“It isn’t a matter of fine acting performances or of those talents which always impress through expertise and technique, however special. It’s more a question of heart. That is an empty space, a group of performers simply and openly show themselves for what they are, and hope to be.”
John Heilpern

Conference of the Birds

Asana Gradient: Backbends

n

Gradient Documentation Started: Feb 32, 2020. Therefore, the timeline preceding this date is not precise, it is based on partial documentation and partial recollection.

This gradient involves numerous asana off the same “family.” Though the individual asana do evolve separately that evolution does not usually involve noticeable external changes in form. Looking from the outside you would not see a physical change (though you may notice an energy change).

The evolution is more noticeable in the sequence in which the postures come together. So unlike other specific Asana gradients, in this case, the focus of attention will be the sequence of itself

1: Not Practicing

The most noticeable form of this sequence is when it is not a part of my practice sequence. In fact, when I feel that my energy lacks vitality this sequence is one of the first things I remove from my practice sequence. It has a brmhana (expanding) quality and if my energy is not vital enough to support it (even though I may be able to “do” the sequence) it can deplete me and lead to negative effects (such as compromising my Pranayama practice).

When there is a more noticeable life distraction that affects my practice routine I may not practice this sequence for a period of time (weeks, sometimes months). After such a break I will often go back to a mild version of the sequence and start building it up again. This has happened numerous times over the years. Also, over the years, I’ve noticed that when I do get back to this sequence, if I am attentive, I can move quicker (then I did in the past) through the evolving steps. I consider knowing when NOT to practice this sequence a key step in my relationship with it.

Because of this fluctuating relationship with the sequence, what follows is the path of evolution of a sequence without a specific timeline.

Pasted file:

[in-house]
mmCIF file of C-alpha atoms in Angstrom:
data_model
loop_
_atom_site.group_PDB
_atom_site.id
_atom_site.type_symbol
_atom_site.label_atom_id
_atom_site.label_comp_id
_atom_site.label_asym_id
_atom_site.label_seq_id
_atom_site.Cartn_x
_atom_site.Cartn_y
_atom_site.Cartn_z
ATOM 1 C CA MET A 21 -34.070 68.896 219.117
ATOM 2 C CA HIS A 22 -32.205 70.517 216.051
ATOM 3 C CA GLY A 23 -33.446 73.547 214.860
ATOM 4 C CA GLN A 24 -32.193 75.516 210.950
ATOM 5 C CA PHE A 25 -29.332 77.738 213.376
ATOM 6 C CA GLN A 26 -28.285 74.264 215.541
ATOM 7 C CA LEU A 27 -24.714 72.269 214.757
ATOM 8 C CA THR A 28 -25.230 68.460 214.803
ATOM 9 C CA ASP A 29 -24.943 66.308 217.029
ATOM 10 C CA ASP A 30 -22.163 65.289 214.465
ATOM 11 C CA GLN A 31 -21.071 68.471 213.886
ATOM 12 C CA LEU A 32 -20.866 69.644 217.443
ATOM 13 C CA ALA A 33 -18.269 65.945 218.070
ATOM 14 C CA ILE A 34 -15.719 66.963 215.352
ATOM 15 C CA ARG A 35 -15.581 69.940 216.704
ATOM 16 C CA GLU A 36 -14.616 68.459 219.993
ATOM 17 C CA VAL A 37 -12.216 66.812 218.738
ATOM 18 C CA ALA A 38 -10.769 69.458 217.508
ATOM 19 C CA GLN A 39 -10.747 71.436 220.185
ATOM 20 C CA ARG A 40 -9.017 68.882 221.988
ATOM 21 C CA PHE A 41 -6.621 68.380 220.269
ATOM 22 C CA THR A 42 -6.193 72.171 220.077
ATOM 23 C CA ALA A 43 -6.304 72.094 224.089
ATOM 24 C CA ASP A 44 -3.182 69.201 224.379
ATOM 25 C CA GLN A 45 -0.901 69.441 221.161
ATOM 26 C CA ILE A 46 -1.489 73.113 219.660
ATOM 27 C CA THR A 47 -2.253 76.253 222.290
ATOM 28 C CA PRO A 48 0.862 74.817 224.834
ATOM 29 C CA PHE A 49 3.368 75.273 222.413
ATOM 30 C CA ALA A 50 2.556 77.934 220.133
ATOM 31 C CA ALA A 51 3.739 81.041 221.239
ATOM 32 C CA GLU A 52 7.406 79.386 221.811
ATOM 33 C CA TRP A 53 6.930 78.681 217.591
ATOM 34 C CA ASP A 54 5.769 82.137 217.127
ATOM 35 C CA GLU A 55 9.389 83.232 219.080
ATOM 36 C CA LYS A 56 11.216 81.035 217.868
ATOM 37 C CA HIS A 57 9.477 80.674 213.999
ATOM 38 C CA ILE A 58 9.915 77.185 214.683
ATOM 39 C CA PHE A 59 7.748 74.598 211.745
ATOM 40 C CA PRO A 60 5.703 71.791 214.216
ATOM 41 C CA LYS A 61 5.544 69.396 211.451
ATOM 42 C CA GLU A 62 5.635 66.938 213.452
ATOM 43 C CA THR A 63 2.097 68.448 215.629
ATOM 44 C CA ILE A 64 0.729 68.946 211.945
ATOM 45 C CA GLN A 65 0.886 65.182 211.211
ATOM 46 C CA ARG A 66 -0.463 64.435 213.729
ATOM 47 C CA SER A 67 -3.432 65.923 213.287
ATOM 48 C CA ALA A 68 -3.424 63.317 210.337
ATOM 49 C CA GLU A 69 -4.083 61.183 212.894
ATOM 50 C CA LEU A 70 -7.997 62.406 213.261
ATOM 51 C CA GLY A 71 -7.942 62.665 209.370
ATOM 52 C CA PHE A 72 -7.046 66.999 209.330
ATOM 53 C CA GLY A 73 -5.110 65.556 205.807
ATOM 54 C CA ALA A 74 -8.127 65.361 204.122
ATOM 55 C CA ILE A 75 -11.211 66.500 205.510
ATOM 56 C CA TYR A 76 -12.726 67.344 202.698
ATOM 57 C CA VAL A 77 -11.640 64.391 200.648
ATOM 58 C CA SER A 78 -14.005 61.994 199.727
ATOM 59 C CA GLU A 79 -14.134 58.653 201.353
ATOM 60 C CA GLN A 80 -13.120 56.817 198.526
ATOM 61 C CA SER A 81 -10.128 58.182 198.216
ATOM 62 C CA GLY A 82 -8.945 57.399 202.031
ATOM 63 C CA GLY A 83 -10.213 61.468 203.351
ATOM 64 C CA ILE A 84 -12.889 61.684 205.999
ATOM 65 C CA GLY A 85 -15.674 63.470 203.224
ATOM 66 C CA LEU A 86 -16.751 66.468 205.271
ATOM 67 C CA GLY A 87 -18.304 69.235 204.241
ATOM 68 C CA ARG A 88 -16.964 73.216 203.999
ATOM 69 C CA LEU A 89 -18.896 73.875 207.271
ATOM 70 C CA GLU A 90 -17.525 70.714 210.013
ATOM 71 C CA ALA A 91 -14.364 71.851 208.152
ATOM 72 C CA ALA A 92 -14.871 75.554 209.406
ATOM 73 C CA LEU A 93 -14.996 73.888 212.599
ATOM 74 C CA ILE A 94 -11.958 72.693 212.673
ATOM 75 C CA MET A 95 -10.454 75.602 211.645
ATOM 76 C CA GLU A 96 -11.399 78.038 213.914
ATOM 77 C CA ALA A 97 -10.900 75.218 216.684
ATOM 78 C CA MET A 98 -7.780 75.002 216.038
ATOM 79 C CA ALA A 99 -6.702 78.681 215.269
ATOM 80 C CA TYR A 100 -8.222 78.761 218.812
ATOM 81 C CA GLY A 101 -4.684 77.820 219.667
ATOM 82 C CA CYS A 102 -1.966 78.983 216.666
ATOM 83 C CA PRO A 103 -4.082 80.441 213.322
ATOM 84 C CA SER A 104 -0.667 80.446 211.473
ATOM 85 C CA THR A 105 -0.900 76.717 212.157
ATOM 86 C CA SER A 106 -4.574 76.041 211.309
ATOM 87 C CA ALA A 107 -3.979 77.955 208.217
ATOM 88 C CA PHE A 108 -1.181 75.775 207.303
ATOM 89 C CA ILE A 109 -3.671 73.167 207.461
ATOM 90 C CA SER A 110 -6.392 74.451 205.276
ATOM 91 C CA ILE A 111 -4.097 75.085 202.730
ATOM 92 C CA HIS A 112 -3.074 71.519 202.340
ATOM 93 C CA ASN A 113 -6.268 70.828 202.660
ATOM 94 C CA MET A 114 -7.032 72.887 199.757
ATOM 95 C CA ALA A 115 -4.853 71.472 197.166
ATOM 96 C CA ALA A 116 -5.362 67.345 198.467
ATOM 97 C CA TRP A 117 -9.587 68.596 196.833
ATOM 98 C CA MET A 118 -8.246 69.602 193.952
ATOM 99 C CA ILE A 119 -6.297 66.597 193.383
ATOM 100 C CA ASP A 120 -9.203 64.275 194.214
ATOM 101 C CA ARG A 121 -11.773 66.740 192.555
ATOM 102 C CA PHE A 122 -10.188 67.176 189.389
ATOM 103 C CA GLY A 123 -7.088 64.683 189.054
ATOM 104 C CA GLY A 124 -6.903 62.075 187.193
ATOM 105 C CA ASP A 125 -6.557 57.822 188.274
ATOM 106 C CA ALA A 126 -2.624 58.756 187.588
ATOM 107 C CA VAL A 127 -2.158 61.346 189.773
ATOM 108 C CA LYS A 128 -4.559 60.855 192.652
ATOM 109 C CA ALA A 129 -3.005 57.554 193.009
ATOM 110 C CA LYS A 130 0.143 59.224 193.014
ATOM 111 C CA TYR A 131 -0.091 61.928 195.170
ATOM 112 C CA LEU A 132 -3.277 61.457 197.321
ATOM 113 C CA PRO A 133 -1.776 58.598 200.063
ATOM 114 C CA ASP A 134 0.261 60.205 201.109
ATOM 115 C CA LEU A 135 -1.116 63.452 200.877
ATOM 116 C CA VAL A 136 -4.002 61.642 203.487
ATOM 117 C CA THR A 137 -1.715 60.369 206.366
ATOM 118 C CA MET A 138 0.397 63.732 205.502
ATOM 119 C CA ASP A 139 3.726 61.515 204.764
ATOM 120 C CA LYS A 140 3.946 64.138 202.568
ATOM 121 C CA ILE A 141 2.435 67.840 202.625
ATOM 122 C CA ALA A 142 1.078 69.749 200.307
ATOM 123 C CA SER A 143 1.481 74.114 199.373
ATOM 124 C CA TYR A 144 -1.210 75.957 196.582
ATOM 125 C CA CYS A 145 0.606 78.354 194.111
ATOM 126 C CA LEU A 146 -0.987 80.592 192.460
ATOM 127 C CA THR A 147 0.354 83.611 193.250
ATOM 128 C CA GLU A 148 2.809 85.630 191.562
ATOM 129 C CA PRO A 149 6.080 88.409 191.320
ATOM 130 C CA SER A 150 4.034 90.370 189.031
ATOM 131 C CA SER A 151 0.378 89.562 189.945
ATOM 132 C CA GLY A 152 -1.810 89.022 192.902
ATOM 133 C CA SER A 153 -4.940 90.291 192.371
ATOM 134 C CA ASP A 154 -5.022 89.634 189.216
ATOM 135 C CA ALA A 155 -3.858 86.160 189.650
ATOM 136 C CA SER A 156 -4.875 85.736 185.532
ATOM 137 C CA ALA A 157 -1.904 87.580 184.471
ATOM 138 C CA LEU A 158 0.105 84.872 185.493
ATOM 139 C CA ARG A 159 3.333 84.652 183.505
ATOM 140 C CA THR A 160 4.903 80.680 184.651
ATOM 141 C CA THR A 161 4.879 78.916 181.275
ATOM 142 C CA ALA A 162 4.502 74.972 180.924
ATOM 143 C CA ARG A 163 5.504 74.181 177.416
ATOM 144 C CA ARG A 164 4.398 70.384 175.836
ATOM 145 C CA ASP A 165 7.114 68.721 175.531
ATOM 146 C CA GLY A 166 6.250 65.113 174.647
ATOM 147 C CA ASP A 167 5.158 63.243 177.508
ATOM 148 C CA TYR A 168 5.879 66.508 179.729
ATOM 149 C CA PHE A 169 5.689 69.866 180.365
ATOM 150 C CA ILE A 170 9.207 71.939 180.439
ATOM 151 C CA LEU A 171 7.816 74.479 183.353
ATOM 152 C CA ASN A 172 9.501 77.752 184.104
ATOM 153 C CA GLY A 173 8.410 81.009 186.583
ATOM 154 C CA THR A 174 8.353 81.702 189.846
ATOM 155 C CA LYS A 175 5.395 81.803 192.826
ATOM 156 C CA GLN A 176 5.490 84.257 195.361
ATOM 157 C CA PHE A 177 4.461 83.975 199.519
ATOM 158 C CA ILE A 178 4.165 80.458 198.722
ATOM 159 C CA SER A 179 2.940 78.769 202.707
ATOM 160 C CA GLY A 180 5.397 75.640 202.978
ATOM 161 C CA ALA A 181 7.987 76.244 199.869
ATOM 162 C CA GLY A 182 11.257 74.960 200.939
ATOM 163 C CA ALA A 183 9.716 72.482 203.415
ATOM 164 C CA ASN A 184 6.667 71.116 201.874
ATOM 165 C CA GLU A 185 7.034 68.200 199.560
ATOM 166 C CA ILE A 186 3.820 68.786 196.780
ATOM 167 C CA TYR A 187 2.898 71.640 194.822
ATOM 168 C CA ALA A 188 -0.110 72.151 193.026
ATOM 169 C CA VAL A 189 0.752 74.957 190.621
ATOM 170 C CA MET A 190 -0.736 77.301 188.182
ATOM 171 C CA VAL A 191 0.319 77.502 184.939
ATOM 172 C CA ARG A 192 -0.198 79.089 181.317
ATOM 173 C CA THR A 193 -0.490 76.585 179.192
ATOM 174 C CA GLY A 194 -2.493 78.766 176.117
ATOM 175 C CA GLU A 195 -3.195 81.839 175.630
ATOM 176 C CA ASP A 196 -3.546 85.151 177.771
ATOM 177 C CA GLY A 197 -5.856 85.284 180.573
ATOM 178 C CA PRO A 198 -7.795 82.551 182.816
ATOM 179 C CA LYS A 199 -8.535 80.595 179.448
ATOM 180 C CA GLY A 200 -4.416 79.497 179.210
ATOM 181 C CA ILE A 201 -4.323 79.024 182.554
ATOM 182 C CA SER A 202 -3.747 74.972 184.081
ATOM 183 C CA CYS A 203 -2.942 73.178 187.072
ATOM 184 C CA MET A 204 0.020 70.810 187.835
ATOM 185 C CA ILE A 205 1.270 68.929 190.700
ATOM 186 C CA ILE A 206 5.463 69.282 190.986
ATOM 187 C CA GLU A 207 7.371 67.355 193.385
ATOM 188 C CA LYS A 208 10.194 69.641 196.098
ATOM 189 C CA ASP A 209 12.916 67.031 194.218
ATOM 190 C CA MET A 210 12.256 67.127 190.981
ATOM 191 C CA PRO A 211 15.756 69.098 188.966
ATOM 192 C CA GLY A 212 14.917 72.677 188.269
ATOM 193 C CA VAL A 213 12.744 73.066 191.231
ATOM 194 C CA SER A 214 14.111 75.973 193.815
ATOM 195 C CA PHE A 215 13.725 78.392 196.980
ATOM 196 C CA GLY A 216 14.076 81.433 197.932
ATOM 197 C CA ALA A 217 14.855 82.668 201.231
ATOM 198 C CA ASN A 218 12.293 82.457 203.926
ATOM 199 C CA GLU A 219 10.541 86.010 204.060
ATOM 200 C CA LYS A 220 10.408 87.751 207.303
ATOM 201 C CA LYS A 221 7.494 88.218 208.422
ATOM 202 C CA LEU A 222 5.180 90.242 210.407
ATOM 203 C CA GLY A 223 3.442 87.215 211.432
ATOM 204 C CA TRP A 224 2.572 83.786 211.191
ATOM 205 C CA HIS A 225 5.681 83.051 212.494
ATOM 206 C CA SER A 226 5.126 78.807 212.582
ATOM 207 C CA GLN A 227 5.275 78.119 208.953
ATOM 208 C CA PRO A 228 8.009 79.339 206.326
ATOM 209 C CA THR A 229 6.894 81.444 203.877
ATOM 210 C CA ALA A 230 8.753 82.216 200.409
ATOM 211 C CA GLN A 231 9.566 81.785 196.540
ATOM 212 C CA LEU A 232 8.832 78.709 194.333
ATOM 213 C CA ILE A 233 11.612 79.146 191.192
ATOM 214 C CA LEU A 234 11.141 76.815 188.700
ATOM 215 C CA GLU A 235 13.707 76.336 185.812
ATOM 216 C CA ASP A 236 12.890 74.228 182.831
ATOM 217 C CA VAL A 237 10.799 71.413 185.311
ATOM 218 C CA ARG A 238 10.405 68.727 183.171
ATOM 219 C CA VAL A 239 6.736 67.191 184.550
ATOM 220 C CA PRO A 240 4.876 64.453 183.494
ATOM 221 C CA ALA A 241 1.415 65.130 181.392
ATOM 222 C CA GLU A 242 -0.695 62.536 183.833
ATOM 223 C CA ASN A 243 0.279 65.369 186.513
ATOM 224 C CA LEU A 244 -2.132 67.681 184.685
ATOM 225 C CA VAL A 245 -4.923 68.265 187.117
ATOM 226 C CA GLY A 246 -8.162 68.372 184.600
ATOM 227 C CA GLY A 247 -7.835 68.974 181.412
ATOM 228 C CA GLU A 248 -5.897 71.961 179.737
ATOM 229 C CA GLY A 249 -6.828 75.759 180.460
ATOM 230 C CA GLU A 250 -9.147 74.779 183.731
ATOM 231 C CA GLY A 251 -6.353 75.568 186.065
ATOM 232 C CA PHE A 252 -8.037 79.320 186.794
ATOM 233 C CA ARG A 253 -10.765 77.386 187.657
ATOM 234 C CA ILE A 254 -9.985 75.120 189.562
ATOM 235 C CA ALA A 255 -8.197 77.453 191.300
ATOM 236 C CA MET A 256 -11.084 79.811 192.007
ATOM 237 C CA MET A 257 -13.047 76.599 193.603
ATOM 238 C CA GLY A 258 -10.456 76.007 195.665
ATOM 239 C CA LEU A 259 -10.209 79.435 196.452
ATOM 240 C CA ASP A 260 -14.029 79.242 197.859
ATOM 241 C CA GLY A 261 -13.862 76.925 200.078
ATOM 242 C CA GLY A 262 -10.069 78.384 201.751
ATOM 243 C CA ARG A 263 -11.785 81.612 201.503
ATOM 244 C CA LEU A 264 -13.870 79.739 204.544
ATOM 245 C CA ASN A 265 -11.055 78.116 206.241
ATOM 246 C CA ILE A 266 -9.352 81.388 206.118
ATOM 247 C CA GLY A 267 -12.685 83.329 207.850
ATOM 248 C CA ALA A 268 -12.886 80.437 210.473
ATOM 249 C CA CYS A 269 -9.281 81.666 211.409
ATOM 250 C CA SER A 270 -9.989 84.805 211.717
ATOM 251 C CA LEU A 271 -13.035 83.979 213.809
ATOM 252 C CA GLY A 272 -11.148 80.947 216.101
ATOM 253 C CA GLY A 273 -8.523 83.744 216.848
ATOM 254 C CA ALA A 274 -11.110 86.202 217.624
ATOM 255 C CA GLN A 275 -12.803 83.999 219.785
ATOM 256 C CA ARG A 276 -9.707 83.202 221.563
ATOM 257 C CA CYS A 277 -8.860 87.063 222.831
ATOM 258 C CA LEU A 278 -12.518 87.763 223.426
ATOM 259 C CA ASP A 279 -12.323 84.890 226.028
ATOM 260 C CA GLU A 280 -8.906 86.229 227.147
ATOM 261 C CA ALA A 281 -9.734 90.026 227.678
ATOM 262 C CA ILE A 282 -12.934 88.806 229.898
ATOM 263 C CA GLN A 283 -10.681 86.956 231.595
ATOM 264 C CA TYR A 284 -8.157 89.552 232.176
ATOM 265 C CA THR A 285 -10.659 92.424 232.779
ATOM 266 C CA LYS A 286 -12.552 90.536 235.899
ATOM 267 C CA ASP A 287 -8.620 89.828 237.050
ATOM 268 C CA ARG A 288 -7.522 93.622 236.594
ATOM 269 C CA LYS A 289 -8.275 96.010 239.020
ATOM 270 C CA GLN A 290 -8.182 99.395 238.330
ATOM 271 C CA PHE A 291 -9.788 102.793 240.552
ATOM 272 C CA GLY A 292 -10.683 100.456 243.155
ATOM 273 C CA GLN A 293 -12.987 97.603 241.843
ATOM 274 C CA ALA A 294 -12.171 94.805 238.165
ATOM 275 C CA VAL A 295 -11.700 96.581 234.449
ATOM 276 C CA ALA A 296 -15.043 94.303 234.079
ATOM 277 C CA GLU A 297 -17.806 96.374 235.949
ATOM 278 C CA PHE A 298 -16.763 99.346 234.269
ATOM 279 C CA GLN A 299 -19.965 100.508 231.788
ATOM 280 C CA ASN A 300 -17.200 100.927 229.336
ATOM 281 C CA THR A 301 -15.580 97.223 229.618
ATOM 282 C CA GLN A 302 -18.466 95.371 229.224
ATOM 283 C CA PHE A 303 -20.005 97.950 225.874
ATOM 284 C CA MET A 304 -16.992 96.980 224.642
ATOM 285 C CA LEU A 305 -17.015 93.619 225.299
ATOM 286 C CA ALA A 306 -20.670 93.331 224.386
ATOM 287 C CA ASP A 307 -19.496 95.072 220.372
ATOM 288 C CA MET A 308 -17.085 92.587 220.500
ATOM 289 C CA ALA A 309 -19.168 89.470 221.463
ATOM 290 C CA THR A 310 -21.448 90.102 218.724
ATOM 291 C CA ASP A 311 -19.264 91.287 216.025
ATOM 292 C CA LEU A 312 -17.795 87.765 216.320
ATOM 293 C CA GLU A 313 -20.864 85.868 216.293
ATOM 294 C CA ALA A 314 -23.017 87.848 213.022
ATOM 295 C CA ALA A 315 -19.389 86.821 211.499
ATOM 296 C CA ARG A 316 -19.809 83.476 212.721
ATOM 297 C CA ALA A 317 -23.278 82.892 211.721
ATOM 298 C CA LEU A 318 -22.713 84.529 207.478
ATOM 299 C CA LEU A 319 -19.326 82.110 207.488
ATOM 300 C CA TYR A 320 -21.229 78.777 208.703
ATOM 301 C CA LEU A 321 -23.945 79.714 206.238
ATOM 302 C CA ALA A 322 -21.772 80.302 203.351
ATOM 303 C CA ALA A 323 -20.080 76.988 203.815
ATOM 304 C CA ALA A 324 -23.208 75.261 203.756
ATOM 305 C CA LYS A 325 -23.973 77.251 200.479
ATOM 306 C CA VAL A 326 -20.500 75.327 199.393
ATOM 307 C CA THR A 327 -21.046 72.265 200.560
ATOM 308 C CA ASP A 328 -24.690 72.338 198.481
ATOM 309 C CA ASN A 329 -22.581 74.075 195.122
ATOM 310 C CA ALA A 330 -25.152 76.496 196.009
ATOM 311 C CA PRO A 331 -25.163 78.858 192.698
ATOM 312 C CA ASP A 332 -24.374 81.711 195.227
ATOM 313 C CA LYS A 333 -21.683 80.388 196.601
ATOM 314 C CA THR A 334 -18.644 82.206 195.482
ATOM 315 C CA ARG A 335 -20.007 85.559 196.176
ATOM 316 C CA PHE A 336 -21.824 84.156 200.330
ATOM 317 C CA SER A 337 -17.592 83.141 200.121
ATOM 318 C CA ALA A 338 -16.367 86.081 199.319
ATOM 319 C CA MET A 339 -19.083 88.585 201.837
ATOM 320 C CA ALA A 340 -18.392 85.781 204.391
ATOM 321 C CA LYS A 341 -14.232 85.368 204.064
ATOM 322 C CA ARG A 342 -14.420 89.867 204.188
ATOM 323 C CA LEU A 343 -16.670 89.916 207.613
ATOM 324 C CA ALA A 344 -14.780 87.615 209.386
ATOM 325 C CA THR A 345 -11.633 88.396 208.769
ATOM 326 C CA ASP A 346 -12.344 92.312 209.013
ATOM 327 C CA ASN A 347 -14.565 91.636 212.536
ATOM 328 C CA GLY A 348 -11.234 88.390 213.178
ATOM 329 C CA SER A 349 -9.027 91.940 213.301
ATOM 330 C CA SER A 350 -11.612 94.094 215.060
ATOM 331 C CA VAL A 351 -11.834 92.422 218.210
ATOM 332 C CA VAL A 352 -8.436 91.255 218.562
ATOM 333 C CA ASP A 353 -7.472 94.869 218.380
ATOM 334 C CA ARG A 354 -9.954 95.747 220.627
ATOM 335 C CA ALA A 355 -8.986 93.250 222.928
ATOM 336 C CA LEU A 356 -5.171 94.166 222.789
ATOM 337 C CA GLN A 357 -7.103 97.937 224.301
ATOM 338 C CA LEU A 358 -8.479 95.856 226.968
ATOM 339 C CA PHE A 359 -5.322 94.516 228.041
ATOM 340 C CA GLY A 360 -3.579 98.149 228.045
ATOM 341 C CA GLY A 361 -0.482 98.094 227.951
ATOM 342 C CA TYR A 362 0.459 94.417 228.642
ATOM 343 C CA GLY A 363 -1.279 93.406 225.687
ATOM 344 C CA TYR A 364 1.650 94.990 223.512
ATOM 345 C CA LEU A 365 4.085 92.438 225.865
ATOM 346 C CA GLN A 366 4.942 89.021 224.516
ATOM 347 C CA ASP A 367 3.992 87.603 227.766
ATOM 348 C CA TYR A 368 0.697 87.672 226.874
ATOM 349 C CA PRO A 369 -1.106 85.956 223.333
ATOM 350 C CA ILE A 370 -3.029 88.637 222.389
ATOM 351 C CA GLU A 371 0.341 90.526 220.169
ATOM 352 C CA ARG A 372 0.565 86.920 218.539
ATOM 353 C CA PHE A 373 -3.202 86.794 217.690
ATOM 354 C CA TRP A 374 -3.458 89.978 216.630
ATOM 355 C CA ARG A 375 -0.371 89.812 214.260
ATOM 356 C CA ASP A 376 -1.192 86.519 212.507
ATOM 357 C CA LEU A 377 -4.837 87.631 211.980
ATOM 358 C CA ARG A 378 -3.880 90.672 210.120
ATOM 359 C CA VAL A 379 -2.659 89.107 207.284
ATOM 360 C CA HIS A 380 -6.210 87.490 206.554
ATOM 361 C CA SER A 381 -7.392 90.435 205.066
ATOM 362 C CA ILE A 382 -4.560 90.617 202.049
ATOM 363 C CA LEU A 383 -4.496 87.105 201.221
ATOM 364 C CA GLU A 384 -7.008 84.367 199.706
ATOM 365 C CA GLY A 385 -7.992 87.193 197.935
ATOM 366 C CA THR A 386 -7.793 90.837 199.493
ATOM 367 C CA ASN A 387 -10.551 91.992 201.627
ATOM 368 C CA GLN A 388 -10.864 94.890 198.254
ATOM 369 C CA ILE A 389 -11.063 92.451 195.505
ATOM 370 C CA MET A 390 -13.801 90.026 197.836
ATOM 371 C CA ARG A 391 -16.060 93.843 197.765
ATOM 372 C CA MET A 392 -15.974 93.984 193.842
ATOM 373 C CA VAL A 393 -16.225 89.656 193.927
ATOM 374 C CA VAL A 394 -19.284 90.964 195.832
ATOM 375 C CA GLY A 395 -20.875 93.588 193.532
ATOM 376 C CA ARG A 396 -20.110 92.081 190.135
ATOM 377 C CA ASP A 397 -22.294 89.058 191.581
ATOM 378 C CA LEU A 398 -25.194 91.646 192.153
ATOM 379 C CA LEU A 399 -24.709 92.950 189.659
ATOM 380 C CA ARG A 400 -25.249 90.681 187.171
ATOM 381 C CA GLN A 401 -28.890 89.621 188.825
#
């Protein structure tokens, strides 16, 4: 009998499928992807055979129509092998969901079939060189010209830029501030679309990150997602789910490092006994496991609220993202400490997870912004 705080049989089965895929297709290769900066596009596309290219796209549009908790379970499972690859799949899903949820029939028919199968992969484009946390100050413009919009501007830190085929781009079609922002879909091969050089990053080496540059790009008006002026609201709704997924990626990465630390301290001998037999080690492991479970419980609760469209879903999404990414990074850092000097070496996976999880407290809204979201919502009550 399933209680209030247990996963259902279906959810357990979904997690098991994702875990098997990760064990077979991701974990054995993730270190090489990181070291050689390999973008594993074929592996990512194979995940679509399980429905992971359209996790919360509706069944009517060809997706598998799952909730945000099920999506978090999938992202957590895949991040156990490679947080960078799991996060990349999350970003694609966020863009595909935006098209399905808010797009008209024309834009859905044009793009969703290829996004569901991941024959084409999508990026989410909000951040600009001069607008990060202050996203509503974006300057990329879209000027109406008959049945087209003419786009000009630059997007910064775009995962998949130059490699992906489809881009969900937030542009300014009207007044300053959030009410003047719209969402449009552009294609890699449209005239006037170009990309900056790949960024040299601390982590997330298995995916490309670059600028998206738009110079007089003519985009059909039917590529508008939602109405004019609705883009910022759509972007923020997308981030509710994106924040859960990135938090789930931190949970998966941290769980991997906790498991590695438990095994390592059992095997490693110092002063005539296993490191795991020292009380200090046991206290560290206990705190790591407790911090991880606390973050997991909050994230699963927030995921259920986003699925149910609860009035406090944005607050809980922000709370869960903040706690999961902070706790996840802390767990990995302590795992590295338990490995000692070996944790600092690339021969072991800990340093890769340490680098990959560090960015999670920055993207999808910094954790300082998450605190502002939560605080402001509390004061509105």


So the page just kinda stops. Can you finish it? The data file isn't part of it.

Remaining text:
Also, the diagrams do not show it, but between all the variations there is a resting posture.

2: Starting

The sequence starts with relatively simple and symmetrical variations of bhujangasana. This allows me to sense where I am, to see how I respond to the brmhana quality, to build up confidence and to test, over a few days, if I feel stable enough to add more to the sequence.

3: Sustain

This is a relatively soft transformation. It adds a third variation that extends the overall sequence and adds a bit of intensity. It tells me if/when I can continue to turn up the volume safely.

4: Asymmetrical

This transformation, the addition of ardha salabhasana, is more dramatic. It is a transformation I can do safely because I have an established relationship with backbends. It is likely not a suitable transformation for a novice practitioner.

5: Arm Sweeping

This transformation is actually a sequence of transformations. The change is in the 3rd variation in which sweeping of the arms is added.

Withing the sweeping of the arms there is an additional gradient. I go through different variations that gradually lead to the next transformation – the numbers indicate the arms positions I go to within the 4 repetitions of the asana – spending at least a couple of days at each variation:

  • 1 1 2 3
  • 1 2 3 4
  • 1 3 3 4
  • 3 3 4 4

6: Raising Legs

This is a transformation I sometimes skip (because I do plenty of leg work in other ways), but sometimes I go through it for a short period. I will add this alternating leg raising to the sequence:

7: Integrating Salabhasana

Salabhasana slides in naturally by evolving the arm sweeping in transformation 5.

I will do 3 arm sweeps (positions 1 3 4) and on the 4th movement go into a full salbhasana and continue on from there by either replacing another of the sweeping movement with a full salabhasana or adding a 5th movement. That is as far as I have gone at the time of this writing.

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